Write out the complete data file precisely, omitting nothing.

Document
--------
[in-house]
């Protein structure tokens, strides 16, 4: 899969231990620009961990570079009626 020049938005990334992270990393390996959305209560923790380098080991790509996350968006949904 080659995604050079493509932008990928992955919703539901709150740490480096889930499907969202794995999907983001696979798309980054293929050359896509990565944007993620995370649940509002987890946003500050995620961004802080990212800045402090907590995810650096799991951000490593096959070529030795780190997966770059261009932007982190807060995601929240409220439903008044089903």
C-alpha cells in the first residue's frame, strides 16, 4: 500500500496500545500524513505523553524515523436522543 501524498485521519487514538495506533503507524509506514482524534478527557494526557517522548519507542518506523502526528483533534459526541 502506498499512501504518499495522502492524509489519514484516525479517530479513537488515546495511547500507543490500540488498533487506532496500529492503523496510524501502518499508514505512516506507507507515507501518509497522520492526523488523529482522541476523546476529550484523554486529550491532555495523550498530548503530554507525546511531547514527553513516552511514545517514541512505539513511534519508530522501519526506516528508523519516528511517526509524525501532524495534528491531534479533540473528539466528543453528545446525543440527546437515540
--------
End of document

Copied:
[in-house]
């Protein structure tokens, strides 16, 4: 899969231990620009961990570079009626 020049938005990334992270990393390996959305209560923790380098080991790509996350968006949904 080659995604050079493509932008990928992955919703539901709150740490480096889930499907969202794995999907983001696979798309980054293929050359896509990565944007993620995370649940509002987890946003500050995620961004802080990212800045402090907590995810650096799991951000490593096959070529030795780190997966770059261009932007982190807060995601929240409220439903008044089903």
C-alpha cells in the first residue's frame, strides 16, 4: 500500500496500545500524513505523553524515523436522543 501524498485521519487514538495506533503507524509506514482524534478527557494526557517522548519507542518506523502526528483533534459526541 502506498499512501504518499495522502492524509489519514484516525479517530479513537488515546495511547500507543490500540488498533487506532496500529492503523496510524501502518499508514505512516506507507507515507501518509497522520492526523488523529482522541476523546476529550484523554486529550491532555495523550498530548503530554507525546511531547514527553513516552511514545517514541512505539513511534519508530522501519526506516528508523519516528511517526509524525501532524495534528491531534479533540473528539466528543453528545446525543440527546437515540